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UN environment chief Erik Solheim quits amid expenses row

Category: Environment,Science & Tech

Erik Solheim. Photo: May 2018Image copyright AFP/Getty Images
Image caption Erik Solheim was the executive director of UN Environment

UN environment chief Erik Solheim has resigned amid a row over his travel expenses.

A recent draft internal audit, obtained by Britain's Guardian newspaper and seen by the BBC, said he had incurred costs of $488,518 (£382,111) while travelling for 529 out of 668 days.

It said this harmed the reputation of UN Environment - a body that highlights green issues and sustainability.

There was "no oversight or accountability" to monitor this travel.

Mr Solheim, a Norwegian former environment minister, says he has paid back the money where "instances of oversight" occurred.

On Tuesday, Mr Solheim himself confirmed his resignation, Norway's NRK broadcaster reported.

A formal UN announcement is expected shortly.

Climate change jet-setter

By Matt McGrath, BBC environment correspondent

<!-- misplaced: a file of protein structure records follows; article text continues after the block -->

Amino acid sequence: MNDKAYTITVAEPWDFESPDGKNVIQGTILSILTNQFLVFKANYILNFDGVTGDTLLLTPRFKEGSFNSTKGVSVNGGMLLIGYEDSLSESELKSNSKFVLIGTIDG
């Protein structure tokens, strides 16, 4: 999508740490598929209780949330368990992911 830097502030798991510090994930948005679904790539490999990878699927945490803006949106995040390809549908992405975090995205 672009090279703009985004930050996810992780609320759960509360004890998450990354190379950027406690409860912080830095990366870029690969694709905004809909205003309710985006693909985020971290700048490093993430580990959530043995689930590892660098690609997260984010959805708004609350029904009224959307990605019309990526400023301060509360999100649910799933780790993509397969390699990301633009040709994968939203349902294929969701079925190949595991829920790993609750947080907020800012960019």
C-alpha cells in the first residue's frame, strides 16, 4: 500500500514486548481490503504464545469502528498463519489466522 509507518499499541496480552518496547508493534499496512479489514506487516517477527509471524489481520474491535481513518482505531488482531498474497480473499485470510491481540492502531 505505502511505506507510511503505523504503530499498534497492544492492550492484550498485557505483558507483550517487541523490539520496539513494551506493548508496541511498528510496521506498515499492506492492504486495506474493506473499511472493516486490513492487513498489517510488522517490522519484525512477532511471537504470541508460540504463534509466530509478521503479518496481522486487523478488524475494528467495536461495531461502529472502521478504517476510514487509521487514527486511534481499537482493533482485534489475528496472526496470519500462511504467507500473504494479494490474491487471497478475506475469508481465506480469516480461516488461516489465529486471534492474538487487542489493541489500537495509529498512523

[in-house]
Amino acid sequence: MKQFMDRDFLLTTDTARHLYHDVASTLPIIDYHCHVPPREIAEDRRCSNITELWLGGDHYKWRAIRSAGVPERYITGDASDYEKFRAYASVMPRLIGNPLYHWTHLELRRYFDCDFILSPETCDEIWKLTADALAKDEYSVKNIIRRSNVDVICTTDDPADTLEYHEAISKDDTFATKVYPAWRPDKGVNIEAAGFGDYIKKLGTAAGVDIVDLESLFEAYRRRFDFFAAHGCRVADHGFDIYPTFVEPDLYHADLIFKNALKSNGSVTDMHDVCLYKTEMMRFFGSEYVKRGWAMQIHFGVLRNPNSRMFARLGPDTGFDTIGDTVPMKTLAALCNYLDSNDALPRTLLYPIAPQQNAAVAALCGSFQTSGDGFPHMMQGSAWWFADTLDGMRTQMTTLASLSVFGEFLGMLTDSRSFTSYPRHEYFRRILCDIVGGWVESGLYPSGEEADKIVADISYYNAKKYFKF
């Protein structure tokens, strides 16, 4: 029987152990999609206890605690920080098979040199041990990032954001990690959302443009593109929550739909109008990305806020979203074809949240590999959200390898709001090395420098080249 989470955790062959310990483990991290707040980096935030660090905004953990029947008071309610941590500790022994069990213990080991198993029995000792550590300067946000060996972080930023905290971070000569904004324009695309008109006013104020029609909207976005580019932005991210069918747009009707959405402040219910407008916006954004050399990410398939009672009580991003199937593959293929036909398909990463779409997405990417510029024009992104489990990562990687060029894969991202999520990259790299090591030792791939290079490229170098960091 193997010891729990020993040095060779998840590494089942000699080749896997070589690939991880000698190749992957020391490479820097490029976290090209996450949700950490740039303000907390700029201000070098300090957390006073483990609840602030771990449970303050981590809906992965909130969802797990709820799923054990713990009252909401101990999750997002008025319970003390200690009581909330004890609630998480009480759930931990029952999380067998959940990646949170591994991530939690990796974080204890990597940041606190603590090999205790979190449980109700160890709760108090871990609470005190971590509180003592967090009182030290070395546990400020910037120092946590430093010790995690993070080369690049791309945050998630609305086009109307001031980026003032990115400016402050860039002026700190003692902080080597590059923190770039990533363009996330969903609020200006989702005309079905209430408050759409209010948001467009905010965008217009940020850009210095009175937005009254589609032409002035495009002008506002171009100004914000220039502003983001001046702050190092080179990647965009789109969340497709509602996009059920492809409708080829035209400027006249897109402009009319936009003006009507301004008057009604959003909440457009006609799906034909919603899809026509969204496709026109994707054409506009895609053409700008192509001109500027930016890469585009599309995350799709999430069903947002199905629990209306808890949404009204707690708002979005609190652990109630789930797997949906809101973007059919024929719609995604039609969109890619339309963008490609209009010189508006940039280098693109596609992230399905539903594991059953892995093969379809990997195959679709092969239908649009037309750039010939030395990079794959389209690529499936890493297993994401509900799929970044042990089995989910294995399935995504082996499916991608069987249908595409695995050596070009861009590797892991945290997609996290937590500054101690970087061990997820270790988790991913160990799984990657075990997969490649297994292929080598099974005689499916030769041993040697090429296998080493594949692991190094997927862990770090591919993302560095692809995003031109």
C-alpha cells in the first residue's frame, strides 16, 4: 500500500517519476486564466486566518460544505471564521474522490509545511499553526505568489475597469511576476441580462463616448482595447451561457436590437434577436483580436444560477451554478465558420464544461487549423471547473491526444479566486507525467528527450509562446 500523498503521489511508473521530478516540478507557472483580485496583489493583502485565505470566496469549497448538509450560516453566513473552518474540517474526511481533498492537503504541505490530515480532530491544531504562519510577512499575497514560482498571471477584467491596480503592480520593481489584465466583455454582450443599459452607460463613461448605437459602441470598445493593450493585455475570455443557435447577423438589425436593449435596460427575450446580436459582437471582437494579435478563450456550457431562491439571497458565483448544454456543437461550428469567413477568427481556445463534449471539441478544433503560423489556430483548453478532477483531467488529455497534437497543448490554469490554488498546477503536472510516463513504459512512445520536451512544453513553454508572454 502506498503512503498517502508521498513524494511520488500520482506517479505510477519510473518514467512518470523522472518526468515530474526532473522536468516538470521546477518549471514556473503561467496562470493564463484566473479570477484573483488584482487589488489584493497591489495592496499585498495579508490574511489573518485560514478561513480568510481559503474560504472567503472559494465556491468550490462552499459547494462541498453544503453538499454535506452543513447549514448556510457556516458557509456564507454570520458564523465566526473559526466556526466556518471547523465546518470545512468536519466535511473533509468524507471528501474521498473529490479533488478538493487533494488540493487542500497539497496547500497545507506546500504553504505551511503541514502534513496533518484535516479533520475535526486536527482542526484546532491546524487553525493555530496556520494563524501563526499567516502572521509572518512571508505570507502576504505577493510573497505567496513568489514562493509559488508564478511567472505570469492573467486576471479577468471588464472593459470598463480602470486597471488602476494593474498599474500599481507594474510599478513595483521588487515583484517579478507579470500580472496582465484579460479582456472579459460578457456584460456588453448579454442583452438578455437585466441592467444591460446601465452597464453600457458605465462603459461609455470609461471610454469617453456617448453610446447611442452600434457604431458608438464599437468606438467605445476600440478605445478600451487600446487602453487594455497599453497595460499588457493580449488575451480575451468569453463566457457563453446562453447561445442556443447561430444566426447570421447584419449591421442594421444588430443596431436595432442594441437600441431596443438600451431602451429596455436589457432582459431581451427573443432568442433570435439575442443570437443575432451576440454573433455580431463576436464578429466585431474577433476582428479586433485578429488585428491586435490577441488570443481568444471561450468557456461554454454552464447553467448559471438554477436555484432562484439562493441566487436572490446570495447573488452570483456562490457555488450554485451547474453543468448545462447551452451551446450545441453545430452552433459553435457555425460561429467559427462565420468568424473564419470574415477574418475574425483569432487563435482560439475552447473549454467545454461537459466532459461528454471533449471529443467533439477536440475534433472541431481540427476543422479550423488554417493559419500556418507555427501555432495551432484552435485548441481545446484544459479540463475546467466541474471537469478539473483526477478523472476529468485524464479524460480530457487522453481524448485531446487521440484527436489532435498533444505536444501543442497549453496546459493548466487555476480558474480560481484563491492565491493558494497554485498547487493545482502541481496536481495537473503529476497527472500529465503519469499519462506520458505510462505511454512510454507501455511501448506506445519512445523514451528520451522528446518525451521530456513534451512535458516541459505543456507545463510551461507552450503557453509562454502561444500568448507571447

Once news leaked about Erik Solheim's flights and expenses, he was on borrowed time at the UN. It wasn't solely because of the large sums involved - there was also an image problem.

At a time when awareness of climate change has never been greater, the sight of the man dedicated to fighting global warming endlessly jet-setting around the world risked reputational damage to the UN.

The auditor's report had also upset some European countries to such an extent that they had threatened to withhold millions of dollars in funding if he continued in post.

While many in UN circles will be glad to see him go, some will miss the energy and greater visibility he brought to a once-lacklustre branch of the organisation.

What did the audit say?

The amount spent on travel by UN Environment, a Kenya-based agency, doubled between 2014 and 2017.

The report was particularly critical of the travel undertaken under Mr Solheim, UN Environment executive director since 2016. A total about $58m was spent in the two years since then.

While all UN staff are expected to complete "mission reports" within two weeks of travel, the audit found that these were often missing.

When they requested reports for 596 trips undertaken by 32 managers and staff, 210 mission reports were not provided, while around 200 others were only completed after the request was made.

The audio was carried out by the UN's Office of Internal Oversight Services (OIOS).

It says Mr Solheim's leave and travel were approved by a member of his office who reported directly to him - in contravention of UN rules.

On one occasion, it says, "he made an eight-hour trip from Washington DC for a weekend in Paris, before taking another flight to New York city."


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